A day on the islands
Last week the Cohort 8 graduate students headed to the islands of Diablo Lake for class. The topic of the day: island biogeography, which is the study of the distribution and abundance of species on physical and habitat islands. I won’t go into too many details, although I think the study of habitat islands is fascinating, what I want to share with you are pictures of what we discovered.
(Top) bird skull, (above) a Canada goose nest.
The first exciting discovery of the day was a bird skull! We couldn’t believe our luck. It was intact, amazingly delicate and so cool. We also found a pair of seagull wings that were still connected and covered with feathers. Gene Myers, Ph.D., our professor, explained the intricate design of the wings and the function of the muscles and tendons in flight. Another avian discovery of the day were three Canada goose nests. These nests were essentially mounds of down feathers, dried leaves and twigs littered with broken egg shells and scat. A pair of Canadian geese and their goslings have been spotted along the road and now we know where they were born.
Northern Alligator lizard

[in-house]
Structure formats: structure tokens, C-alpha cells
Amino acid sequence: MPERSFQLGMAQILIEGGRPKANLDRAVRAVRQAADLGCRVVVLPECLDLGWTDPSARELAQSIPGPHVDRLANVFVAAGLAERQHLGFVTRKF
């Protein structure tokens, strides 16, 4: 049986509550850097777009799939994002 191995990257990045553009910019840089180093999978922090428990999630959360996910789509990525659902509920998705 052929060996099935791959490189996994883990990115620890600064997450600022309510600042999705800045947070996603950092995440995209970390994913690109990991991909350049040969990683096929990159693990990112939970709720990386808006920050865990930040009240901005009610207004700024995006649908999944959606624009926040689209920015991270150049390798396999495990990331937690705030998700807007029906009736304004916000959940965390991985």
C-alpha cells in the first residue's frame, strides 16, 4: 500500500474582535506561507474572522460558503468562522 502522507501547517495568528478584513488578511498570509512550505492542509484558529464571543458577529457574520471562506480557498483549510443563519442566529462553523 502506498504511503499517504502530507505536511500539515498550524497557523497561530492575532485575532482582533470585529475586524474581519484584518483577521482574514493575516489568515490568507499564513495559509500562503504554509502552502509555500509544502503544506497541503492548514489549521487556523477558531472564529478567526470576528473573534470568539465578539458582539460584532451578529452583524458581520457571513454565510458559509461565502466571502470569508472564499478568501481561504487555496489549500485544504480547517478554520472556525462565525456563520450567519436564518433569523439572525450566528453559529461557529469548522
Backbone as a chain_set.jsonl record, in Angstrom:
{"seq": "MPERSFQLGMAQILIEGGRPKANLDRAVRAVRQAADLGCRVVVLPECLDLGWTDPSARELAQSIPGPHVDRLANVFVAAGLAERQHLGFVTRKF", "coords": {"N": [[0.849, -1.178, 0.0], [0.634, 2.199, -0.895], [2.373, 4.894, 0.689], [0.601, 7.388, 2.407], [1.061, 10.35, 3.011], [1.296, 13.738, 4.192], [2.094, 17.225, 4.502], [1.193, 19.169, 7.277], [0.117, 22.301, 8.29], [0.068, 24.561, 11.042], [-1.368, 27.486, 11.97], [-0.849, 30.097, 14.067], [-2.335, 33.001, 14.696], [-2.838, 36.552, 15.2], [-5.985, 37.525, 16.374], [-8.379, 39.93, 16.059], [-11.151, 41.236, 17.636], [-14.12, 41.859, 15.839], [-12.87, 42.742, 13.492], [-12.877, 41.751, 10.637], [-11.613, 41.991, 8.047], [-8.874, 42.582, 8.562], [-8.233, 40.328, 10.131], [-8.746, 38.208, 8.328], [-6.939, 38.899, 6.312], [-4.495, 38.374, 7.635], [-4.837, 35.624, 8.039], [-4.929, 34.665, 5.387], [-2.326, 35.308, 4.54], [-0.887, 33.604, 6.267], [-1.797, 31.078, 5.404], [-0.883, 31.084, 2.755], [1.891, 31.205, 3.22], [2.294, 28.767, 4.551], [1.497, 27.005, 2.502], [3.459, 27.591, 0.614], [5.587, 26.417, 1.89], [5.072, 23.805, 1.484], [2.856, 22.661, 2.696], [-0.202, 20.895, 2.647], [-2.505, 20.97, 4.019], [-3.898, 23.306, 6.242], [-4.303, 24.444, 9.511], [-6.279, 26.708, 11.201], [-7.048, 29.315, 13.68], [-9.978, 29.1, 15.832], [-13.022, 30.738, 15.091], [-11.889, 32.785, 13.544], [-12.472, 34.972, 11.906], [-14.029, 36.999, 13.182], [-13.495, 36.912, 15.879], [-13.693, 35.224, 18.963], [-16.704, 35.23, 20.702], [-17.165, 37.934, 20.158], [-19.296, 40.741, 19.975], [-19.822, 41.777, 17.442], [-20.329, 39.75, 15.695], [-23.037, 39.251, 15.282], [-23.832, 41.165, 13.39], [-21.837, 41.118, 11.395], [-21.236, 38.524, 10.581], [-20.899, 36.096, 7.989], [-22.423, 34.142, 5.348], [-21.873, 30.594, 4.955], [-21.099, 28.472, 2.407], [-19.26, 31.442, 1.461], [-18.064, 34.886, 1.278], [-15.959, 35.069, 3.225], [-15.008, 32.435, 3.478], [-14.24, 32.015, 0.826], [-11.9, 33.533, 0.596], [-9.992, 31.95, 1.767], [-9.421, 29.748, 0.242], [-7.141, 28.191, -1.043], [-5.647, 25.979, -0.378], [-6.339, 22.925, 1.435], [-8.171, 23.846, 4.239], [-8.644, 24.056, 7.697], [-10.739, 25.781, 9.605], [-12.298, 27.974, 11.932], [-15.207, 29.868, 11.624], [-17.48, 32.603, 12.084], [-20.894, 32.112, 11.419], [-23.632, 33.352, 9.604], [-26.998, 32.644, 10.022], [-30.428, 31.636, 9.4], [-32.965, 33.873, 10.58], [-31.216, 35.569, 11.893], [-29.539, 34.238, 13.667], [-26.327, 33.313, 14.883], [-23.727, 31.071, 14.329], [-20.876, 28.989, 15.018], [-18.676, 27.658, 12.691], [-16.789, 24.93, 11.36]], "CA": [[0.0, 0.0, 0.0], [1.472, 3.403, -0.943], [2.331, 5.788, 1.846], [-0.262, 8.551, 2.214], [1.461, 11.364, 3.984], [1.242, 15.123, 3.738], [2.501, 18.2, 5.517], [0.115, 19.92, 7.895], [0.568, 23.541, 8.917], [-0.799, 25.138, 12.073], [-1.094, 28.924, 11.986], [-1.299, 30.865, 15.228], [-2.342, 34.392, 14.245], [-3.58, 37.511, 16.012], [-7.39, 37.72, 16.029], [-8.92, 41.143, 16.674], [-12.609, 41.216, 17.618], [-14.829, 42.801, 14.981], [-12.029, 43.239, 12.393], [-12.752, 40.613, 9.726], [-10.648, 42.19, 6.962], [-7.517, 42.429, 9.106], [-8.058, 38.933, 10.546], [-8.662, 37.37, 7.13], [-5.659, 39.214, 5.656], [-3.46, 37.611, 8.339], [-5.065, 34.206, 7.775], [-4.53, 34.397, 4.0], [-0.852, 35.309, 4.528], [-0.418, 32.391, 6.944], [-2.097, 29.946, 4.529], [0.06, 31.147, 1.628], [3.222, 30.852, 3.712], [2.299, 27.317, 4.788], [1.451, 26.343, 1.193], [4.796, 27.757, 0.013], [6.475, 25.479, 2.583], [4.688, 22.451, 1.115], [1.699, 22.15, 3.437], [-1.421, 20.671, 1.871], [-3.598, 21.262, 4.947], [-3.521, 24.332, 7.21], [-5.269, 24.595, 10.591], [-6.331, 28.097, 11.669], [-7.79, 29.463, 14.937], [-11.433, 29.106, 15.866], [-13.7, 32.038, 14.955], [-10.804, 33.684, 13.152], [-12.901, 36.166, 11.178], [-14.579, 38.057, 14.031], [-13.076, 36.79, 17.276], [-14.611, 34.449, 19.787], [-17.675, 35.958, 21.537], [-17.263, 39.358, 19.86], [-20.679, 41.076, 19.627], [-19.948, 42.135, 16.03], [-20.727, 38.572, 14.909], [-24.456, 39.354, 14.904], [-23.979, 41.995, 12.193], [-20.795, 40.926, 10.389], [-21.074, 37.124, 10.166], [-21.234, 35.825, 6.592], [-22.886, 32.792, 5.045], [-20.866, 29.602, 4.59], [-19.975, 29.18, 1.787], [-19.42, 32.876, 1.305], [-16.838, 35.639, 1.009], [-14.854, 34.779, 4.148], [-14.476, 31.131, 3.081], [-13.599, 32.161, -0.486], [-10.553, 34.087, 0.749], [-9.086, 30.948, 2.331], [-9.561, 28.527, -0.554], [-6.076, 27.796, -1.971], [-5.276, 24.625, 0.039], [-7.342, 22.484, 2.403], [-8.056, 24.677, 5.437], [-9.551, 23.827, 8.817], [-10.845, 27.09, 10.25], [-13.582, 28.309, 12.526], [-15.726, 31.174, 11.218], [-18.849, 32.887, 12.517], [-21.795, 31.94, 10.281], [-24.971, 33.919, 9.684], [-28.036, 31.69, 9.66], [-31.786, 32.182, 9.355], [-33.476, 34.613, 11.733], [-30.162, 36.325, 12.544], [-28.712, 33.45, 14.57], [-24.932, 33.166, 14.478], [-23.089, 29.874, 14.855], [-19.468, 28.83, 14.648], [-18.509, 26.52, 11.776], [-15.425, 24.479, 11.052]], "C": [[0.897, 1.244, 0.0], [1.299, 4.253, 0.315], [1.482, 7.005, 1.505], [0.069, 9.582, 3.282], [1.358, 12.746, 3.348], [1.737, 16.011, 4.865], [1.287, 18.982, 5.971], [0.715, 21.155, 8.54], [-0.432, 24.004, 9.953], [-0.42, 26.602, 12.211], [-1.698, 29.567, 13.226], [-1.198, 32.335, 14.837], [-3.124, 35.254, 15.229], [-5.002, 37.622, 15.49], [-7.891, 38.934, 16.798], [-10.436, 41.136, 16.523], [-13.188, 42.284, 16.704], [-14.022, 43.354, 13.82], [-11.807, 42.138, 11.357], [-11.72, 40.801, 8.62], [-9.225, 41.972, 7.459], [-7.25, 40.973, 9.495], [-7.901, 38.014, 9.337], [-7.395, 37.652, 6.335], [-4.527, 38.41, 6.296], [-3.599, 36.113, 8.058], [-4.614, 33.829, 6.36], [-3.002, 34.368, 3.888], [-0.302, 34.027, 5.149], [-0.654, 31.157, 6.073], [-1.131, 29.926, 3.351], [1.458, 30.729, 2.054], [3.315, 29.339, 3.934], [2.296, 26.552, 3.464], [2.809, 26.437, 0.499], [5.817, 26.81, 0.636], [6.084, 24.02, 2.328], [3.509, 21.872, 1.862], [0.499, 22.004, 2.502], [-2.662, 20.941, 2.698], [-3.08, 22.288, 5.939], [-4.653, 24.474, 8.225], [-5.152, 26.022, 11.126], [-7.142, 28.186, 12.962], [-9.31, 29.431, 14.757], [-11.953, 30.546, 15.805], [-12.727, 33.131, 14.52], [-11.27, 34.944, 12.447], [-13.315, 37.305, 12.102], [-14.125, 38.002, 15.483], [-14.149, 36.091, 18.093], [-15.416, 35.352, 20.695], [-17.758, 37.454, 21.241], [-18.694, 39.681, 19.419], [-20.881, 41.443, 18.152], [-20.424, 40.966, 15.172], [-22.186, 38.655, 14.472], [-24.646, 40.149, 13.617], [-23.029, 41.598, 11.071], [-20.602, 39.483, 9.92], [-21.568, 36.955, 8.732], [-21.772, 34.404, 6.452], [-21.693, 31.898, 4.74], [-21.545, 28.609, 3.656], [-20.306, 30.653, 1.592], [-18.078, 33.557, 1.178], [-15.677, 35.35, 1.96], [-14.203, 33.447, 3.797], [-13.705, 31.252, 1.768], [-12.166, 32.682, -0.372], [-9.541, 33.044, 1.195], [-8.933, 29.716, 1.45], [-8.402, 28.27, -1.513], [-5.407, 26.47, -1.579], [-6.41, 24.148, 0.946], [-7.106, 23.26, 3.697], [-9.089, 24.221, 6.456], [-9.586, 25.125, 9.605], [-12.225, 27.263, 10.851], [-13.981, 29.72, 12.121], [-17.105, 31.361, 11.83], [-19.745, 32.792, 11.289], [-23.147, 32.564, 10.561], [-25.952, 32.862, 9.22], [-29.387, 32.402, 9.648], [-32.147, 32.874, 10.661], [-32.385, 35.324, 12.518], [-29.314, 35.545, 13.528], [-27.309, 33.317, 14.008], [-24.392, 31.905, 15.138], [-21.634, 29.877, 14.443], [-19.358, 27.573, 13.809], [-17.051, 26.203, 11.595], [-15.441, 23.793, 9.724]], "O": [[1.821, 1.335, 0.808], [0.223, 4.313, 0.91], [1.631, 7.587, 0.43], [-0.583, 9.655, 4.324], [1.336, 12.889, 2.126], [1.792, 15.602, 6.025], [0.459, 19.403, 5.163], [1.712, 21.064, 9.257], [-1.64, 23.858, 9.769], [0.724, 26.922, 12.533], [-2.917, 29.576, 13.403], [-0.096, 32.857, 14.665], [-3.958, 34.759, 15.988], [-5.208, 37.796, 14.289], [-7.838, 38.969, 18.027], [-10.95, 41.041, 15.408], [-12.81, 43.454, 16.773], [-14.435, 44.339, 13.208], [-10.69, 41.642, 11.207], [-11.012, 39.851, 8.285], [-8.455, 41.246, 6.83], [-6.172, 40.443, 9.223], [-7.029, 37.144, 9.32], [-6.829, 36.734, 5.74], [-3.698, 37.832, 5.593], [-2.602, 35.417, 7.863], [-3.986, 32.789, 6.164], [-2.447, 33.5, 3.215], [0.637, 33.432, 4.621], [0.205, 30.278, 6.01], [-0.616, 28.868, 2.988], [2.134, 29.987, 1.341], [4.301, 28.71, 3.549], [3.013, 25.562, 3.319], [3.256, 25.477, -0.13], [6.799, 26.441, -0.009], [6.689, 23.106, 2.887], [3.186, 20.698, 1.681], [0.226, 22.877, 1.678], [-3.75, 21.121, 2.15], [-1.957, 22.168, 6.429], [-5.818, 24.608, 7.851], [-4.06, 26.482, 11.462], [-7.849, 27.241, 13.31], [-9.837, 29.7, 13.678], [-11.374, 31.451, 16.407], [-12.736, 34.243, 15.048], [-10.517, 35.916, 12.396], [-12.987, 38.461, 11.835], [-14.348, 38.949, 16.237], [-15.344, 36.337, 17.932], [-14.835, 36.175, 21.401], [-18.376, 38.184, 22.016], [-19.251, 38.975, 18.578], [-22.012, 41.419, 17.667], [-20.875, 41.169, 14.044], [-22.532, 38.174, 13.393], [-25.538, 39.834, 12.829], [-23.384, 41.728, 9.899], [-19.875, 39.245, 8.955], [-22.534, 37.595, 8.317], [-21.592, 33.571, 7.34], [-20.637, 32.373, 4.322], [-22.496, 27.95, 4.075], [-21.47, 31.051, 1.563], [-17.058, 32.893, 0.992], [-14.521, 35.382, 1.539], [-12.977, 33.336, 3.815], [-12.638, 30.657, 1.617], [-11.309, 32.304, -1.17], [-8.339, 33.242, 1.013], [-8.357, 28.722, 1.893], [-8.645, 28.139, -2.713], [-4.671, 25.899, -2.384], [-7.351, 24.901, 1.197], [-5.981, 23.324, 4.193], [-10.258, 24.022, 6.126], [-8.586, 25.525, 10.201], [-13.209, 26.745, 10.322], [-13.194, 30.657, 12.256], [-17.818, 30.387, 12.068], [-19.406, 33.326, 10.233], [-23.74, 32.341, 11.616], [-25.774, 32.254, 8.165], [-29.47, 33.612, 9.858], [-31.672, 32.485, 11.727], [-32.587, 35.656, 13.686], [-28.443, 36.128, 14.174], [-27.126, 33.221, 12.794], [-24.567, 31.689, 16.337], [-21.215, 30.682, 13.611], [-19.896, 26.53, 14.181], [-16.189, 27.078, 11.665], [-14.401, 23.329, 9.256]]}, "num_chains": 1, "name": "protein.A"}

Our next great find for the day was a Northern alligator lizard. This critter was not as excited about us as we were about him. This discovery lead to a lengthy conversation about dispersal, immigration and movement barriers. When and how did this species of lizard arrive on this island? How many individuals are there? How is the population size impacting the gene pool on the island?
Douglas fir cones
Our last notable discovery of the day were the pink Douglas fir cones we found on the east end of the island. Pink fir cones? What? None of us had ever before seen Douglas fir cones in this stage, they were so beautiful and unusual. What is strange is that we haven’t found any more pink cones on the mainland. Are they all too high up for us to see? So many unanswered questions for us to ponder.
I have looked at these islands perhaps hundreds of times and thought often about habitat connectivity and habitat islands but now, after a day of exploring and questioning, I am beginning to visualize these concepts and see their impacts. Yet another reminder of why I am in the field of environmental education; being outside, asking questions and slowly finding answers (or just more questions) is really my favorite way to learn.Photos courtesy of Jenny Lee